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[[preprinted]] MONDAY, NOVEMBER 6, 1865. [[/preprinted]] Morning. The fair wind in which we have been rejoicing has died away leaving a heavy swell and the usual rolling and heaving of the old vessel supervenes. Write up my report finish the rough draught and commence on a final copy. Stan Pollock nearly poisons the whole of us with creosote which he has been recklessly heaving about. Gets a blowing up from all hands fore & aft. Talk late into the evening with the Captain about plans for the future. [[preprinted]] TUESDAY 7 [[/preprinted]] Morning. Wind freshens up again and we go rolling along about eight knots an hour. Finish my report and copy it. Write most of the day. Vessel rolling very badly. Lon. 169.38. noon. Must now finish report to Prof. Baird, and Geo. C. Walker, write a few letters, make out estimates for Ounga and copy up my lists of specimens and notes at Petropavlovsk. We are to lay in the stream near Meiggs Wharf at San Francisco and board on board. [[preprinted]] WEDNESDAY 8 [[/preprinted]] Morning. Head wind, vessel pitching heavily. Finish report, and add the dimensions of the narka or Kamschadale sledge and their snow shoes which are of the Norwegian pattern. Write on copy of my notes, nearly all day. Young Fletcher, our Russian, is so aristocratic that he would rather go cold than wear blue shirts because the sailors do, although those offered to him were some the captain would have spared out of his own wardrobes, for his accommodations. Read Abbotts Napoleon and turn in early. Have a bad diarrhea from some cause or other. [[end page]] [[preprinted]] THURSDAY, NOVEMBER 9, 1865. [[/preprinted]] Morning. Old Gate writhing, twisting, pitching and rolling, as usual in a heavy sea and strong wind; which last is fortunately fair. Write up my diary and copy out my report, into it. Open my reports to Mr. Walker of Chicago, Prof. Baird, and Dr. Torrey, and prepare to continue them. On deck a good part of the afternoon & Dr. Fisher gives me some rhubarb and magnesia for the diarrhea, which by the way are capsized the same night in the racking about of the vessel. In the wardroom a good part of the evening, and also with the captain. [[preprinted]] FRIDAY 10 [[/preprinted]] Morning. Fair wind, rolling as usual. Write all day. Finish letter to Prof. Baird, and commence copying my report, for him, again. Rains hard much of the day. Finish Abbott's life of Napoleon. I think he makes out pretty good case but I must say I think the divorce of Josephine the least of his mistakes. Work at Russian in the evening. So far, it seems, (the grammar to be simple enough, but the changes in the terminations of the nouns and verbs are puzzling. Ochot and Fluger our two Eskimo dogs make an amusing display of their jealousy toward each other today. [[preprinted]] SATURDAY 11 [[/preprinted]] Cross the meridian of 180°, and break orders which show that we are to go direct to San Francisco, and give Capt. Scammon power to dismiss officers and men for intemperate or bad conduct. Write to Prof. Jos. Henry, enclosing a copy of my report for Col. Bulkly. Write with Black all day. Evening, continue my Russian. I think that this business of the terminations, though puzzling on account of the great number of their great number. Our fair wind dies away in the afternoon. Doctor comes down in the evening and gets the cold shoulder - [[end page]]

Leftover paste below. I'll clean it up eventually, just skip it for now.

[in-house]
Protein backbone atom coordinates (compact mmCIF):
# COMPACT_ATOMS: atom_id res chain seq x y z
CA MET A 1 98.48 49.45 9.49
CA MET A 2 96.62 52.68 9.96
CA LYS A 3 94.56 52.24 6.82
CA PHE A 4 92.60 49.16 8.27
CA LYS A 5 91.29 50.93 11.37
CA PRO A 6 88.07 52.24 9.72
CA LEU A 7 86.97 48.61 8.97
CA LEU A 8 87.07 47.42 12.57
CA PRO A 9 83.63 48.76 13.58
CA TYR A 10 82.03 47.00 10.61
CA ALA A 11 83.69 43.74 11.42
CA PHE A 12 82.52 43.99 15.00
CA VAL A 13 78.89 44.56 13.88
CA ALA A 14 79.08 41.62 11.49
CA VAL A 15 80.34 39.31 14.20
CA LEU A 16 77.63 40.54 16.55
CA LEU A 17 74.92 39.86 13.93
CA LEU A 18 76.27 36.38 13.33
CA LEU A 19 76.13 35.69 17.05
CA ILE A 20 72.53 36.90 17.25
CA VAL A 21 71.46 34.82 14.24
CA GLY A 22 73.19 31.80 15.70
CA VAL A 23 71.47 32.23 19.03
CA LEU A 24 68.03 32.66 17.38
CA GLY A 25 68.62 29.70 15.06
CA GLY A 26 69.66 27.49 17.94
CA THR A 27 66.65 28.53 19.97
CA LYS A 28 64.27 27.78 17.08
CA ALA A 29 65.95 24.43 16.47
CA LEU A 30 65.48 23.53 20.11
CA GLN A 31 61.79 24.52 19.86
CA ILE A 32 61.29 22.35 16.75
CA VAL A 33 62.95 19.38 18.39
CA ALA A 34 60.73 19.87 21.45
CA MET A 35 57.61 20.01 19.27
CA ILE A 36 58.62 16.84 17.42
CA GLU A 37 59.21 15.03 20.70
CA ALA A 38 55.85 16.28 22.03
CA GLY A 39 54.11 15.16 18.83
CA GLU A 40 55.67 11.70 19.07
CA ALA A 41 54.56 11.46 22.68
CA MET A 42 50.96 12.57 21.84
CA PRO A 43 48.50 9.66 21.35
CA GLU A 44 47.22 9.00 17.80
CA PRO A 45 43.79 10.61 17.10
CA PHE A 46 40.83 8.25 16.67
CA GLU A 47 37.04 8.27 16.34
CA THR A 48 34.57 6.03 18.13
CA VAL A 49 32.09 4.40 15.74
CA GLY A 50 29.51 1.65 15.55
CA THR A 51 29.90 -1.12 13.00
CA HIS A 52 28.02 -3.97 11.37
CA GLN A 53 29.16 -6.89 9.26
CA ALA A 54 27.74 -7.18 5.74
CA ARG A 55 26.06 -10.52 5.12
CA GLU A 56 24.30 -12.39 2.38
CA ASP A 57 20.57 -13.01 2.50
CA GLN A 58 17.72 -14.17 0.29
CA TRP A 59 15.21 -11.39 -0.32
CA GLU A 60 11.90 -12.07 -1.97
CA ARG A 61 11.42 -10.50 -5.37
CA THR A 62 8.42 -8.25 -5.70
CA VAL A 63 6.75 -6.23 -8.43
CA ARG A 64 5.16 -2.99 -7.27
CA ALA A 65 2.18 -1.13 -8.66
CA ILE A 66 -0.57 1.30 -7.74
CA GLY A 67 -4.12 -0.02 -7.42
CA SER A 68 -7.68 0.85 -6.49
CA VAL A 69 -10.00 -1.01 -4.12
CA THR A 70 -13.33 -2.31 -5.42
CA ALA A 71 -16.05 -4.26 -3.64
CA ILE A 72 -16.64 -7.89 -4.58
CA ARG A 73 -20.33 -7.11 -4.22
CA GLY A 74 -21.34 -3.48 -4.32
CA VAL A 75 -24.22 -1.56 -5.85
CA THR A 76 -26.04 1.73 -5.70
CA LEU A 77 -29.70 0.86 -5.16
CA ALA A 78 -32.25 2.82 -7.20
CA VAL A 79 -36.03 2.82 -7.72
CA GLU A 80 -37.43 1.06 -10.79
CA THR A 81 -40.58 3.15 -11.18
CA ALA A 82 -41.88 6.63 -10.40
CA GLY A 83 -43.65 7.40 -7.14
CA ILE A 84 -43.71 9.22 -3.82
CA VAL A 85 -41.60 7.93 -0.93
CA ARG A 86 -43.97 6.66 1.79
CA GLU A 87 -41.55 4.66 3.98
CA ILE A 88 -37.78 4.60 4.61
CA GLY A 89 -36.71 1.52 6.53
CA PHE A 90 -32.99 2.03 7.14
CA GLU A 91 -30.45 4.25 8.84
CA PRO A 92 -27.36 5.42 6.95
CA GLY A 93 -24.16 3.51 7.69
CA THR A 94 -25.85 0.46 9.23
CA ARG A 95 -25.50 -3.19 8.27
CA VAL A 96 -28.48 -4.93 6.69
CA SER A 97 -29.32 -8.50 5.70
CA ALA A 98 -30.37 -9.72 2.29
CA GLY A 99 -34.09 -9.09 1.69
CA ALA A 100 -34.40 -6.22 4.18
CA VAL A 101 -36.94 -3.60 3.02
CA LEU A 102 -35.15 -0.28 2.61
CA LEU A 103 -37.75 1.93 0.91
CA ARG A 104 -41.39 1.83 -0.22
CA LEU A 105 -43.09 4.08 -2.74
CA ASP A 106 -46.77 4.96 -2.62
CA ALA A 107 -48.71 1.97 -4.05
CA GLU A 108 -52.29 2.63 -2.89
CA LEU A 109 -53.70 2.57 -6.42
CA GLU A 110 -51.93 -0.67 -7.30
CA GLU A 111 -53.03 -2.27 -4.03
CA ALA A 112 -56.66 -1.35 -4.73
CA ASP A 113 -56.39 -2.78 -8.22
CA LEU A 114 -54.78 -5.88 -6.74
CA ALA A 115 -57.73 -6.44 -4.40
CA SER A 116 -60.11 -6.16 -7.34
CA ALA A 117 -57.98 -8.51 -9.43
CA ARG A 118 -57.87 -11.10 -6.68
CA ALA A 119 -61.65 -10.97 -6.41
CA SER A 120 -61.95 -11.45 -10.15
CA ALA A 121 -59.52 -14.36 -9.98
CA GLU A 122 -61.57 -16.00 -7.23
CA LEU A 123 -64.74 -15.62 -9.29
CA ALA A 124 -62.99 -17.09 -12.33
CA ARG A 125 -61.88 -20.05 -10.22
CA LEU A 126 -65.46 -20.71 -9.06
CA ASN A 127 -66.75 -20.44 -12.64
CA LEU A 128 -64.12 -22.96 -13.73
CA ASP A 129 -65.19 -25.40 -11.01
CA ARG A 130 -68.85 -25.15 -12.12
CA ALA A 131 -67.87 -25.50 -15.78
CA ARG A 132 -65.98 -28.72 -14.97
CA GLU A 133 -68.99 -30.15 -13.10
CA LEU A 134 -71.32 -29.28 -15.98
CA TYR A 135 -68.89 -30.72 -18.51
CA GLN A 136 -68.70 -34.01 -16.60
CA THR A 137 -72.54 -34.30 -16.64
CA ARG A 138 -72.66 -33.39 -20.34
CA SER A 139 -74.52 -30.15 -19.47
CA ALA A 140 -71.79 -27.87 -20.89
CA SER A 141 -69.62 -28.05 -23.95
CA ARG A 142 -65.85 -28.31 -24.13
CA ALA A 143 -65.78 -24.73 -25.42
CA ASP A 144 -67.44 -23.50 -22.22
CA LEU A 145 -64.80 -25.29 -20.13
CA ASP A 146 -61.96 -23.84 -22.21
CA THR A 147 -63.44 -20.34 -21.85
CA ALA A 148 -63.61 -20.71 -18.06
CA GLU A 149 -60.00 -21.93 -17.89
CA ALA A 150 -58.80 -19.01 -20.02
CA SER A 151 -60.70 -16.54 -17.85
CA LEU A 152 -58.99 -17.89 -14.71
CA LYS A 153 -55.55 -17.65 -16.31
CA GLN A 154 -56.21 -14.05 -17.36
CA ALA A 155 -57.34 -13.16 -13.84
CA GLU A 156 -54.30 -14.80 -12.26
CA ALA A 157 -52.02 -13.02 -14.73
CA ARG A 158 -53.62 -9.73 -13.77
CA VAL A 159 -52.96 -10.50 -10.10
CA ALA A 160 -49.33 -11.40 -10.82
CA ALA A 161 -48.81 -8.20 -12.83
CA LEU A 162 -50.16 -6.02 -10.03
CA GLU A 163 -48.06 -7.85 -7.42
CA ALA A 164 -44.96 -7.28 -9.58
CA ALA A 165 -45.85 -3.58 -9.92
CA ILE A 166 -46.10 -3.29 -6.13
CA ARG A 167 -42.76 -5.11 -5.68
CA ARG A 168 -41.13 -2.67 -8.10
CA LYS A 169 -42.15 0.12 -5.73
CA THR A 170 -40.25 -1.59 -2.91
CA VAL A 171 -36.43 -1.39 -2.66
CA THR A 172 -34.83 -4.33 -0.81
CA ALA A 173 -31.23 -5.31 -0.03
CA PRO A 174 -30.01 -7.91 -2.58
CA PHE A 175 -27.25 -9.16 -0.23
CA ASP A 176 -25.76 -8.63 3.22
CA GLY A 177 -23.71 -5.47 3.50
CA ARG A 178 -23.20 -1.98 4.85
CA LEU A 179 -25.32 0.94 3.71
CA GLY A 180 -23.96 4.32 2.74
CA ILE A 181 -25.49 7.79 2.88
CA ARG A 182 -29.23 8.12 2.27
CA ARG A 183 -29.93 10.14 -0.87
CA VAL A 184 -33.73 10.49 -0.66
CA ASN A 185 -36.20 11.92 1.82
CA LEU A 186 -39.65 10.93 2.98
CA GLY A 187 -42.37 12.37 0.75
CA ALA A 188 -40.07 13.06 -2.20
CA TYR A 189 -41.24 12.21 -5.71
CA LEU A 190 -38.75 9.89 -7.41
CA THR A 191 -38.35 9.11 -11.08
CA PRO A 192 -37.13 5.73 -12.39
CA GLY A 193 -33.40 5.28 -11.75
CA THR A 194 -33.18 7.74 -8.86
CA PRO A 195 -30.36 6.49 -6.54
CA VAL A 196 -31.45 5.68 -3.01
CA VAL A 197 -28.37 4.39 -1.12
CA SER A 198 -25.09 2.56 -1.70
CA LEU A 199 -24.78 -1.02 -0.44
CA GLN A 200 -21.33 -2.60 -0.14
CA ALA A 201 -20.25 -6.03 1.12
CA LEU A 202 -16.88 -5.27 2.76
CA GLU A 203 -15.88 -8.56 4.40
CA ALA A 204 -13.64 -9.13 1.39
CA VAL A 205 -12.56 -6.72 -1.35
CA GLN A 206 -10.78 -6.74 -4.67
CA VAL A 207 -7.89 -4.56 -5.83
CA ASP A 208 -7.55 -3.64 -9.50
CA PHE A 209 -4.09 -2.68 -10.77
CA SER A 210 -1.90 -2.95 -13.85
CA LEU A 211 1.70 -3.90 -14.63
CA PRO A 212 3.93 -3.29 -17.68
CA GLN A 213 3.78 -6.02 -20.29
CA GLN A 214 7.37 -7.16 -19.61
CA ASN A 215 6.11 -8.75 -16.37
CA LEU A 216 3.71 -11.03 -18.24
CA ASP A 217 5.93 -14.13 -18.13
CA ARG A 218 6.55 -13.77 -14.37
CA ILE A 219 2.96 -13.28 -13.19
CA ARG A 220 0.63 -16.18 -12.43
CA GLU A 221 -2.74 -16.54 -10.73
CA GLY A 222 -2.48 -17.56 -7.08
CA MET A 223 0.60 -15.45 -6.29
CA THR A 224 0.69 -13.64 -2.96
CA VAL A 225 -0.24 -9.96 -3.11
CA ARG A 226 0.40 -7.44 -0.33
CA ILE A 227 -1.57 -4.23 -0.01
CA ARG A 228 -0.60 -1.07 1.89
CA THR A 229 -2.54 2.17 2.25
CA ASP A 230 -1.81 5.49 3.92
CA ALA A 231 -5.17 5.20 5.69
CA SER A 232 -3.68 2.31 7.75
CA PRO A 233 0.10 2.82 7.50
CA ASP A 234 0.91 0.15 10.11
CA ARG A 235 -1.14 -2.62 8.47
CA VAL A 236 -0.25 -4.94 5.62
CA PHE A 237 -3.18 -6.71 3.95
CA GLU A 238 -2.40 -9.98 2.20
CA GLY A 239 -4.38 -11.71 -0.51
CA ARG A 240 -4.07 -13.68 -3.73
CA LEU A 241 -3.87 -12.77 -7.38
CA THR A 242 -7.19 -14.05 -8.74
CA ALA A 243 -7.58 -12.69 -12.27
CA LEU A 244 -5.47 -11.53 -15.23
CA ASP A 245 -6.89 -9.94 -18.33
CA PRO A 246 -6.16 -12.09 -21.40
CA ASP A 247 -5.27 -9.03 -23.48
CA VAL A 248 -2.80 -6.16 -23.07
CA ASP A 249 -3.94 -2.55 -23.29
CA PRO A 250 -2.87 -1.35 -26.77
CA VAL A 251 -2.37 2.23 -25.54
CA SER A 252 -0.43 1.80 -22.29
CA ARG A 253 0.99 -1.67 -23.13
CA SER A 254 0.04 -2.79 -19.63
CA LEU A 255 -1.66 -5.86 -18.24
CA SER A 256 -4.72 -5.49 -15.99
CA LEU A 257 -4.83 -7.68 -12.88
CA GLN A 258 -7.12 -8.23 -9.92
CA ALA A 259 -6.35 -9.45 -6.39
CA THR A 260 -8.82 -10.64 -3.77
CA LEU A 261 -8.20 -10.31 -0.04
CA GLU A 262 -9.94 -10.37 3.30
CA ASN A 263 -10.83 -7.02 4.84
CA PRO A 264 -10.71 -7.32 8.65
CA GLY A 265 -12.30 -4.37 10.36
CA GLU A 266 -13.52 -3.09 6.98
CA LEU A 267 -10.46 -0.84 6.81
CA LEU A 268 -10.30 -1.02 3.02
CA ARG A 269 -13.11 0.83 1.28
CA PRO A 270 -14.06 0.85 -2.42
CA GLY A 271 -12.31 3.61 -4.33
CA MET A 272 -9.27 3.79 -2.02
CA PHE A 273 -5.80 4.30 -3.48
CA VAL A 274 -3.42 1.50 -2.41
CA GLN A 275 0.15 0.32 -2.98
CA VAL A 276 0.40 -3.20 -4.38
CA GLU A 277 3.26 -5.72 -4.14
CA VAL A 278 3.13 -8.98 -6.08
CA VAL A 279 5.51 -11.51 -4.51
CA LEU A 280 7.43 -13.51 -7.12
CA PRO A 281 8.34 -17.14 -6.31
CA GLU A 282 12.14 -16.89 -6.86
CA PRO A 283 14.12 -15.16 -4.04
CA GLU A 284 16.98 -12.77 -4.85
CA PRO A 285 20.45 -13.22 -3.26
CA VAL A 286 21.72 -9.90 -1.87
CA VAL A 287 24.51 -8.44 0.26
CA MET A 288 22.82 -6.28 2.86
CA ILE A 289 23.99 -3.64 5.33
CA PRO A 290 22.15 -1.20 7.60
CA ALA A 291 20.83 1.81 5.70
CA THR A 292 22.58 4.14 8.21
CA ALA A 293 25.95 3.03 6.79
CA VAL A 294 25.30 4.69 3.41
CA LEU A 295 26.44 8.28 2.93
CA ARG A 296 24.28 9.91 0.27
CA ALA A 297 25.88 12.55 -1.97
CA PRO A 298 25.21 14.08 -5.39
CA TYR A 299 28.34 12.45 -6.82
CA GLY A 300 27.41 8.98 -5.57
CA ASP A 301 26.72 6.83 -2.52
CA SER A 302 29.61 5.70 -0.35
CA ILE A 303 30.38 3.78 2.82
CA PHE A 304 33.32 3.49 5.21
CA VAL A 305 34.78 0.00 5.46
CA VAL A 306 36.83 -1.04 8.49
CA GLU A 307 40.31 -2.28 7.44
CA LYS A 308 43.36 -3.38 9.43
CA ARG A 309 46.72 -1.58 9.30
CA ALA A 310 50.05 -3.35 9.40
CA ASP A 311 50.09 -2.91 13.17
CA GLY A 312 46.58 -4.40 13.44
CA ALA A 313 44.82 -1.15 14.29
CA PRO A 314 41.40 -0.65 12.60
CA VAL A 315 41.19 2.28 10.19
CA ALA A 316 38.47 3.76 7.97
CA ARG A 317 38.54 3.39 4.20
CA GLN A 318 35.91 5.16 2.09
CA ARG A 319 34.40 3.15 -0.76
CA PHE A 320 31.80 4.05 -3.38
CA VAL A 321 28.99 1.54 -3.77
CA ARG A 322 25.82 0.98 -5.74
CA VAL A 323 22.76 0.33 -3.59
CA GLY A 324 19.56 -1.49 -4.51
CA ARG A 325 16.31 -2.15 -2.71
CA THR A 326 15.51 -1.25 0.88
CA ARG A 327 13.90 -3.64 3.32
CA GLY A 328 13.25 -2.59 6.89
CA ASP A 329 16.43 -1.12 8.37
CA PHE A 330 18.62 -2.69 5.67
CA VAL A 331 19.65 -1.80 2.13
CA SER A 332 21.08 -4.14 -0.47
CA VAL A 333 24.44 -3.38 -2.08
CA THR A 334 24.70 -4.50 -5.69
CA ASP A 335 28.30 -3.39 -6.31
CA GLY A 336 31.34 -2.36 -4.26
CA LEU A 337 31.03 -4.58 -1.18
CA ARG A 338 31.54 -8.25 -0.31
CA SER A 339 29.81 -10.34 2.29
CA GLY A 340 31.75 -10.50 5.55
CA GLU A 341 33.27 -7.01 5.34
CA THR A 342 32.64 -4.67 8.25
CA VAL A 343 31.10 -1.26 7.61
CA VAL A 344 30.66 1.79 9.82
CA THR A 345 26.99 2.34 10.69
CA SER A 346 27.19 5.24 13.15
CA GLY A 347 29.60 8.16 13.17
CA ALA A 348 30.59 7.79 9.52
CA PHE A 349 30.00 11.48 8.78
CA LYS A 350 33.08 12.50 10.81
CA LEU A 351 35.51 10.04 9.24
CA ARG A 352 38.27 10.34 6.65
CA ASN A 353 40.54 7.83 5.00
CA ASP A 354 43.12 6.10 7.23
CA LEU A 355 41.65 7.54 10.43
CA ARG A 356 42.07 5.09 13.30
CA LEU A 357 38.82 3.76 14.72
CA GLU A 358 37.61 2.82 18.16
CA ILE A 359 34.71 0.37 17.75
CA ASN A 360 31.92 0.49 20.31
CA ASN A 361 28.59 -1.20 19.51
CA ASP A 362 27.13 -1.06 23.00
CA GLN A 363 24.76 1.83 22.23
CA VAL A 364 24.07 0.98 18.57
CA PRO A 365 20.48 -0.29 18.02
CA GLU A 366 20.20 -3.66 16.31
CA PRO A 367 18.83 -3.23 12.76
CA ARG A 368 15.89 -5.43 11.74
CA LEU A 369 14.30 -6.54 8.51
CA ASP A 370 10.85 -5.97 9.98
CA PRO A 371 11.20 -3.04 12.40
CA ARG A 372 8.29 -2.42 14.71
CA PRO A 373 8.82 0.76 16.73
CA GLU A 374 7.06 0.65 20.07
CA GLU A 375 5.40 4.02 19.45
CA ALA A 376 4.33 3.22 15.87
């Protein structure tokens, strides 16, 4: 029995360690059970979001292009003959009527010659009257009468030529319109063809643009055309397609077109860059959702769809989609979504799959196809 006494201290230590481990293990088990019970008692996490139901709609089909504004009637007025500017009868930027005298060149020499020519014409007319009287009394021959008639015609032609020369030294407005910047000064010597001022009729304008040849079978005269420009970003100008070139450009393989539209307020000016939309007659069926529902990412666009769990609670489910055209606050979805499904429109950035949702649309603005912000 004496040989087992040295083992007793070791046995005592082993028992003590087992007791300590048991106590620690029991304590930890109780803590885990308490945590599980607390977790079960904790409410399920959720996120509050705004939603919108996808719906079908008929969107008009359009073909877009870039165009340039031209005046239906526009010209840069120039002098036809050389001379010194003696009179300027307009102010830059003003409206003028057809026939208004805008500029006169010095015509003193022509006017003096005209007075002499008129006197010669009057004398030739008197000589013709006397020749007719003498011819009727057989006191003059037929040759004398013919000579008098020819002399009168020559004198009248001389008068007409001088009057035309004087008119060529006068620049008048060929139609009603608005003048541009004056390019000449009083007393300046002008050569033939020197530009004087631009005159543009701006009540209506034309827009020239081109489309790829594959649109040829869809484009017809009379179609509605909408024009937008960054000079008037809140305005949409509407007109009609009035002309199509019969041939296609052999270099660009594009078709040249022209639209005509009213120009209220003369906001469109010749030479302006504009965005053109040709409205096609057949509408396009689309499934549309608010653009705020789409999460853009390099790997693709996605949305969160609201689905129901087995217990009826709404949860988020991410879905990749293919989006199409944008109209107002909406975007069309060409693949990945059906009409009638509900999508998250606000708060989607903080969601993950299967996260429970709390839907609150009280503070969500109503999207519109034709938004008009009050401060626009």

He loses his train of thought about his Russian studies in the last few lines of the entry for Saturday the 11th, but I copied it as he wrote it.
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